Widespread implementation of prophylactic human papillomavirus (HPV) vaccines could substantially decrease morbidity and mortality from cervical cancer and other HPV-related diseases. Information about epidemiologic trends in HPV after vaccine introduction in community settings is essential in order to assess the progress and population impact of HPV immunization programs, and to provide data for programmatic and policy decisions. Thus, we conducted pilot HPV surveillance studies among ~800 13-26 year-old young women, before (2007; none vaccinated) and three years after (2010; 59% vaccinated) widespread vaccine introduction in a community. We found: 1) a substantial decline in vaccine-type HPV prevalence among all women (58%), 2) evidence for herd protection (i.e. a decline of 49% in vaccine-type HPV among unvaccinated women), and 3) possible evidence for type-replacement (i.e. an increase of 25% in the prevalence of non- vaccine-type HPV among vaccinated women). The overall objective of this proposal is to further characterize the community-level impact of HPV vaccine introduction, in men as well as women, by determining changes in vaccine-type HPV, characterizing herd protection, and investigating possible type replacement during the first nine years after HPV vaccine introduction. We will pursue the following three specific aims: (1) Determine trends in vaccine-type HPV prevalence among young women and men to a) assess the epidemiologic impact of HPV vaccine introduction in the community, and b) explore changes in the prevalence of genetically-related HPV types; (2) Determine trends in vaccine-type HPV prevalence among unvaccinated young women and men, in order to a) characterize and b) examine mechanisms for herd protection after vaccine introduction in the community; and (3) Determine trends in non-vaccine-type HPV prevalence among vaccinated and unvaccinated young women and men, in order to a) investigate and b) examine alternative (e.g. statistical) explanations for HPV type-replacement. We plan to accomplish the overall objective using the following approach: we will enroll diverse samples of 13-26 year-old women (N=400) and men (N=400) in two additional surveillance studies (total N=1600), and examine vaccination rates and HPV prevalence at all four time points in women (2007, 2010, 2013, and 2016) and two time points in men (2013 and 2016). The proposed research is innovative because 1) it is the first study to provide empirical data concerning changes in vaccine-type HPV, herd protection, and type replacement during the first nine years after HPV vaccine introduction in both men and women; 2) the data could shift current research and clinical practice paradigms in vaccine development; and 3) the research plan utilizes novel concepts, approaches and methodologies to explore mechanisms of herd protection and type-replacement. The proposed research is significant, because it will help to characterize the community-level impact of HPV immunization programs and provide data that are essential for programmatic and policy decisions to maximize the public health impact of HPV vaccination.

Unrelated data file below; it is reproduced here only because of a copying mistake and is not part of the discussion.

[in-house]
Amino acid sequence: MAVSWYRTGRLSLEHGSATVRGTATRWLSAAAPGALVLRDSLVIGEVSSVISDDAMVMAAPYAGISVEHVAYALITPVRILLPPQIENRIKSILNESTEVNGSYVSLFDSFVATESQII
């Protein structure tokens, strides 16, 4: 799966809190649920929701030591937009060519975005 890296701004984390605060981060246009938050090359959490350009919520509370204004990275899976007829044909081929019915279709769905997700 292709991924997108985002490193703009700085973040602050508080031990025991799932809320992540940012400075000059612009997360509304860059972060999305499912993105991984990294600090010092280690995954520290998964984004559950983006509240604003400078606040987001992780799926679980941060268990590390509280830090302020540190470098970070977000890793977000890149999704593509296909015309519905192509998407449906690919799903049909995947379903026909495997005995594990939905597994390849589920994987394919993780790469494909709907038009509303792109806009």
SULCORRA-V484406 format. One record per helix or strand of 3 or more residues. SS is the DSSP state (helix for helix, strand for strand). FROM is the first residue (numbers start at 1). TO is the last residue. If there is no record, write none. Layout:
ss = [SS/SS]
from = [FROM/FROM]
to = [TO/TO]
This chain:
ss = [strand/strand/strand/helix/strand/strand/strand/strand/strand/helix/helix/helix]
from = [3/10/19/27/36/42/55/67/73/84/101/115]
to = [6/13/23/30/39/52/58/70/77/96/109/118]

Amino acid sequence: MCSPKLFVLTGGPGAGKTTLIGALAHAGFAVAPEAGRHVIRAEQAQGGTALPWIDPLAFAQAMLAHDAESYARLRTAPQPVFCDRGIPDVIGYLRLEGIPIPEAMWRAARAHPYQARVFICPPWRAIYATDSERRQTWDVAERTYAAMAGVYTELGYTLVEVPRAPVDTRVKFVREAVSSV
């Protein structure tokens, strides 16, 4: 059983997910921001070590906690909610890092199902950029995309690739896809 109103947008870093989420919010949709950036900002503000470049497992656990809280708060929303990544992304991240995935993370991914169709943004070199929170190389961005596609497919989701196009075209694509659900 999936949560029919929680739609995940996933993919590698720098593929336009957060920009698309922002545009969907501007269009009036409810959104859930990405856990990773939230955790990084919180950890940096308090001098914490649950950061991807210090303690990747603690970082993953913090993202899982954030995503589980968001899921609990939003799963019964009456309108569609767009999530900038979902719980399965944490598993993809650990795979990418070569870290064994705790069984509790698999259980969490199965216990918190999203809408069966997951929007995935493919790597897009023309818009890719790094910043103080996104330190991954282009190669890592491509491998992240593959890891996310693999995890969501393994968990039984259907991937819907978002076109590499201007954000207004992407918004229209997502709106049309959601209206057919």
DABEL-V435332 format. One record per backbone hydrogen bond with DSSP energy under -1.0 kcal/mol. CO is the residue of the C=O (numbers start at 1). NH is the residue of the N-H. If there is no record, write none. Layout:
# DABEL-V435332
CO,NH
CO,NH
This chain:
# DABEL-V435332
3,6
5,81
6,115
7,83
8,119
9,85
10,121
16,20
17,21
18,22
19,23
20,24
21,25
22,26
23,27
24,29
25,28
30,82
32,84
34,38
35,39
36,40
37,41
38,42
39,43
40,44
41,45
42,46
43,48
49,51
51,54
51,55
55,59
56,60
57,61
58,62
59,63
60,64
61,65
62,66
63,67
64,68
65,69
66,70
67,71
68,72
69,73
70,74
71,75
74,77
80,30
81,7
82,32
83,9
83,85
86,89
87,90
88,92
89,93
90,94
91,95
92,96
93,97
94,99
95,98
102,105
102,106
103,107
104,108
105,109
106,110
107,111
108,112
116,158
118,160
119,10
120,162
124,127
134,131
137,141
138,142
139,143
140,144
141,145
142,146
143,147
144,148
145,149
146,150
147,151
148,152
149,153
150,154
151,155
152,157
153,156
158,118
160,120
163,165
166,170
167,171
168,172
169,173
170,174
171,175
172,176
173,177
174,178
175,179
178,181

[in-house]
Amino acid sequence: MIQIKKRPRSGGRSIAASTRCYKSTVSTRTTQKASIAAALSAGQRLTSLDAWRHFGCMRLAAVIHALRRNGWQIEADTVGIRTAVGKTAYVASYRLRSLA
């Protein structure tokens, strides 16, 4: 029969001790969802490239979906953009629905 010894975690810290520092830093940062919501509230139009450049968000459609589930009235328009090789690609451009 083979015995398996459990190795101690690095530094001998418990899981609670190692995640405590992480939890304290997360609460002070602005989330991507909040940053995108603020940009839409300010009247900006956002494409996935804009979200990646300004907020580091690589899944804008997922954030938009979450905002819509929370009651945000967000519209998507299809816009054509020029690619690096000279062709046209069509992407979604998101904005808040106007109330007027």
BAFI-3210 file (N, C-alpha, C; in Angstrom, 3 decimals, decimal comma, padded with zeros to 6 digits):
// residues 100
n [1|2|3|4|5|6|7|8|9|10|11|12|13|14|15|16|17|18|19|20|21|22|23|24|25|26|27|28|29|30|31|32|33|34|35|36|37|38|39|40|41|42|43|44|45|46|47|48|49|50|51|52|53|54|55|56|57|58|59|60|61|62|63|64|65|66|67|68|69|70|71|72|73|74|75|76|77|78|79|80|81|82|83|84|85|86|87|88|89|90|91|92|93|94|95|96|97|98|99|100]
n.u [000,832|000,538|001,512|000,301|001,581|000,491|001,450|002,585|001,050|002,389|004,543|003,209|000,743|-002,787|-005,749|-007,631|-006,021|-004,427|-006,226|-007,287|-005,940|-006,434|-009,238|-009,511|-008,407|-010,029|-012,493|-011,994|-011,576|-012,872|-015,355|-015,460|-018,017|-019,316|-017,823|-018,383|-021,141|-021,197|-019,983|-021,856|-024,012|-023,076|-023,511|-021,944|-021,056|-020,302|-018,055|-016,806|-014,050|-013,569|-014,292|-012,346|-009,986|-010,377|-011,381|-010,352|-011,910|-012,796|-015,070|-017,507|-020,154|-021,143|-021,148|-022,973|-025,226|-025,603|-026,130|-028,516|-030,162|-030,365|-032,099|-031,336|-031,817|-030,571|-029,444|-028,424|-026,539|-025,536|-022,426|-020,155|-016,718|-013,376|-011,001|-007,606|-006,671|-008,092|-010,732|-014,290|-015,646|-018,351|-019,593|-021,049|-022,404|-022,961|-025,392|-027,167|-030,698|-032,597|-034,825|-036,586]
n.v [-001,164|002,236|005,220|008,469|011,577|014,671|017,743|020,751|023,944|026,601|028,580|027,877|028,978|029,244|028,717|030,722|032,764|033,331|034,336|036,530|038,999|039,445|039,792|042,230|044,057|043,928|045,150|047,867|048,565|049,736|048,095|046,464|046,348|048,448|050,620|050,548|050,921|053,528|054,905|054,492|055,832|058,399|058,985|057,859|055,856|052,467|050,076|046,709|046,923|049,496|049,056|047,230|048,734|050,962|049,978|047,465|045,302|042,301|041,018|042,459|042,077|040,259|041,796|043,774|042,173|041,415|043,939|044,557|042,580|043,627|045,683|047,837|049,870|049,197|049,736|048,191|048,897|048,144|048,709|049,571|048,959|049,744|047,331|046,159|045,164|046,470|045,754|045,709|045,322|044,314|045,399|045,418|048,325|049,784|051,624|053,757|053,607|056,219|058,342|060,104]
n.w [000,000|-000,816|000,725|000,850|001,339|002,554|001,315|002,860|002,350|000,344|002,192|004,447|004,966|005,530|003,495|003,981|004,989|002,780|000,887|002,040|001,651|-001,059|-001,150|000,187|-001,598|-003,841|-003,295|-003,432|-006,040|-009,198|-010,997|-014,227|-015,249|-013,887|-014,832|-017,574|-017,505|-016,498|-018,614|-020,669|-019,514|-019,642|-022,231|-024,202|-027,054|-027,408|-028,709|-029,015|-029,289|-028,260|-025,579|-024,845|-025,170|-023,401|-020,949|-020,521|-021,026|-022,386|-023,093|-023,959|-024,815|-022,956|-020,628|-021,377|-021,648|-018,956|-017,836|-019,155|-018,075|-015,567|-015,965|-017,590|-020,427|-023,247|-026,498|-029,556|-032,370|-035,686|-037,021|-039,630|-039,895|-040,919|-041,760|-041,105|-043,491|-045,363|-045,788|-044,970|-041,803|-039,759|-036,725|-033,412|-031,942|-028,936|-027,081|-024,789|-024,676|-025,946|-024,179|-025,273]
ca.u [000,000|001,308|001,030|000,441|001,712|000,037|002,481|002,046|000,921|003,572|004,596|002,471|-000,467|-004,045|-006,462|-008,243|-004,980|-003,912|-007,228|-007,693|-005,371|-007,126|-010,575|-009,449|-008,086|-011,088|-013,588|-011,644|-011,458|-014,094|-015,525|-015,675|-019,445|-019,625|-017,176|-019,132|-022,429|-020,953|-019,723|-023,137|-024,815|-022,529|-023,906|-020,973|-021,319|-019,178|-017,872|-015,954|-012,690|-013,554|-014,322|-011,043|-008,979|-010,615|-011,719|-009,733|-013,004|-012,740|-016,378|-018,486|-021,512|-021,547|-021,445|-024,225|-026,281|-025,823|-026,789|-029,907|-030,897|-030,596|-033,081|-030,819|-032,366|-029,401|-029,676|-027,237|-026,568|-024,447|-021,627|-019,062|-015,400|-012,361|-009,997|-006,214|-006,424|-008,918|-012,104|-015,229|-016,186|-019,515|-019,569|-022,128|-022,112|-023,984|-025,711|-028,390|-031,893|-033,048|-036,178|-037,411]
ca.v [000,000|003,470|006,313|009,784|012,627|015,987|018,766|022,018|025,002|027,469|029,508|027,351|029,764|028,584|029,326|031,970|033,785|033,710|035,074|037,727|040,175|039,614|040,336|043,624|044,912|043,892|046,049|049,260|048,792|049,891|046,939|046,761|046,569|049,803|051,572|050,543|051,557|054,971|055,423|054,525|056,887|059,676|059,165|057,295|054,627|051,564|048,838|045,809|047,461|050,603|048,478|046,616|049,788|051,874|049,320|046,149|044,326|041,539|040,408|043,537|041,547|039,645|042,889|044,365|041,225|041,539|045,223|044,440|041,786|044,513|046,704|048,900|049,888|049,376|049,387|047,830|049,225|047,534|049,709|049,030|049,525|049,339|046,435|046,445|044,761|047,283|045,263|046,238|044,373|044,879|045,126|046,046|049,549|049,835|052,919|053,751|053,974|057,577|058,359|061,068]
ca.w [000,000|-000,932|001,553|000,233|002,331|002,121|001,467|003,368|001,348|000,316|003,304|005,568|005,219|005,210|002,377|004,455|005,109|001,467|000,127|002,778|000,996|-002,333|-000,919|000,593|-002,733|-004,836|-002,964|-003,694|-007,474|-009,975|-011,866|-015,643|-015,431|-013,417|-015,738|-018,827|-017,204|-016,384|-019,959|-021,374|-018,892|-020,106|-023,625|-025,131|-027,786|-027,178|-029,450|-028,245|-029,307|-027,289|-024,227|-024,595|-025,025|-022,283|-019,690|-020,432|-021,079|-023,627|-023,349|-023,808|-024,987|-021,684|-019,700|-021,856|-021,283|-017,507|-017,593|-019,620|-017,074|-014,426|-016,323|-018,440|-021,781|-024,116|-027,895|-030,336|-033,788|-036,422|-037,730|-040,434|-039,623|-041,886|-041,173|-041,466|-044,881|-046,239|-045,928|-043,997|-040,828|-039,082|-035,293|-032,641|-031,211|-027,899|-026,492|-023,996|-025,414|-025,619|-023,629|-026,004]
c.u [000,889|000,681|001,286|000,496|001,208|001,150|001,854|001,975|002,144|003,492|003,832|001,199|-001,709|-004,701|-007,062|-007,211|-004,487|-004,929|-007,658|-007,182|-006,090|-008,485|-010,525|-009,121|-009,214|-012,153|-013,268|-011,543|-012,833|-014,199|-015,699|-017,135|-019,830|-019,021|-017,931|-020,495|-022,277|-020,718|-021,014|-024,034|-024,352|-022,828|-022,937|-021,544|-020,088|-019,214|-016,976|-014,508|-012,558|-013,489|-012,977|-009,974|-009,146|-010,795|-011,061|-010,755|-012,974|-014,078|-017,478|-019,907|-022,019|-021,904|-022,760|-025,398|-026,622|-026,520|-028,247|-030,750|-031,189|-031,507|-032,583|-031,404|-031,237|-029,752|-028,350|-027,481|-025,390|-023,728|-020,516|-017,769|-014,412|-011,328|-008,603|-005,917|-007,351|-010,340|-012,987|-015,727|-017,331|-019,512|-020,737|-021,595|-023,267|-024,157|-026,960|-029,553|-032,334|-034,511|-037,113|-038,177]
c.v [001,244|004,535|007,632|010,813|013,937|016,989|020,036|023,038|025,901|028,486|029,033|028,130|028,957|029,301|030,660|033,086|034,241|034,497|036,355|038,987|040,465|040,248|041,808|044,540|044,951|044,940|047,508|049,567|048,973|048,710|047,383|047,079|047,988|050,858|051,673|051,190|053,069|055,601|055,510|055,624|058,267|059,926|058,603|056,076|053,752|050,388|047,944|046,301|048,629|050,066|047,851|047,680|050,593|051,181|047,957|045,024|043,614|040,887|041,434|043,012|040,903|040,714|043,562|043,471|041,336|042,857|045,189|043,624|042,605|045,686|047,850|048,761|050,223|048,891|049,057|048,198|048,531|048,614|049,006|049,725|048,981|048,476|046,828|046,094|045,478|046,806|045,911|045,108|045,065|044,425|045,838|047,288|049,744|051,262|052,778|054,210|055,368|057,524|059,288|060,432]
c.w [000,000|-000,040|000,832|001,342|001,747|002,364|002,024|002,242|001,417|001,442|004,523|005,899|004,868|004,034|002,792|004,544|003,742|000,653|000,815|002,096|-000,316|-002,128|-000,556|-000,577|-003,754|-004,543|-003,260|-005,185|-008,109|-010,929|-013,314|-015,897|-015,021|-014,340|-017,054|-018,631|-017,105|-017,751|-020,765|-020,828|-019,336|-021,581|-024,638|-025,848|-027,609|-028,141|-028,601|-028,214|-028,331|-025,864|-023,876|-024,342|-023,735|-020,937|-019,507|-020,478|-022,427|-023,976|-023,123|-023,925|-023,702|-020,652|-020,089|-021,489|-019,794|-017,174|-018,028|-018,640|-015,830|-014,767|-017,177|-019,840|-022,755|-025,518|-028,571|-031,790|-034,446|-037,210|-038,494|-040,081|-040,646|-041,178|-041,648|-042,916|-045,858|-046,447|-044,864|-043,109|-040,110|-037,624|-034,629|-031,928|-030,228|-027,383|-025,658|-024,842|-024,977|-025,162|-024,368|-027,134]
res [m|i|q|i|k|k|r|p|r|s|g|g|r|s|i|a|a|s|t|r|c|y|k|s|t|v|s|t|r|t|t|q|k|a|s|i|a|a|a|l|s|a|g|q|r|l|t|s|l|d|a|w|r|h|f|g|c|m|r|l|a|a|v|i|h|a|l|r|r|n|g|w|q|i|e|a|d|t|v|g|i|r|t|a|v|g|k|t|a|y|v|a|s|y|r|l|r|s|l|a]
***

Characterizing the epidemiologic impact of HPV vaccine introduction in men and women is an important but under-investigated area of virology and epidemiology that has direct implications for maximizing the public health benefit of HPV vaccines. The results of this study are expected to guide future vaccine development as well as decisions about vaccine delivery, policies and programs that will maximize the effectiveness of vaccination in decreasing rates of cervical cancer and other HPV-related cancers. This proposal addresses several objectives of Healthy People 2020, including reducing the proportion of females with HPV infection and reducing the death rate from cervical cancer.
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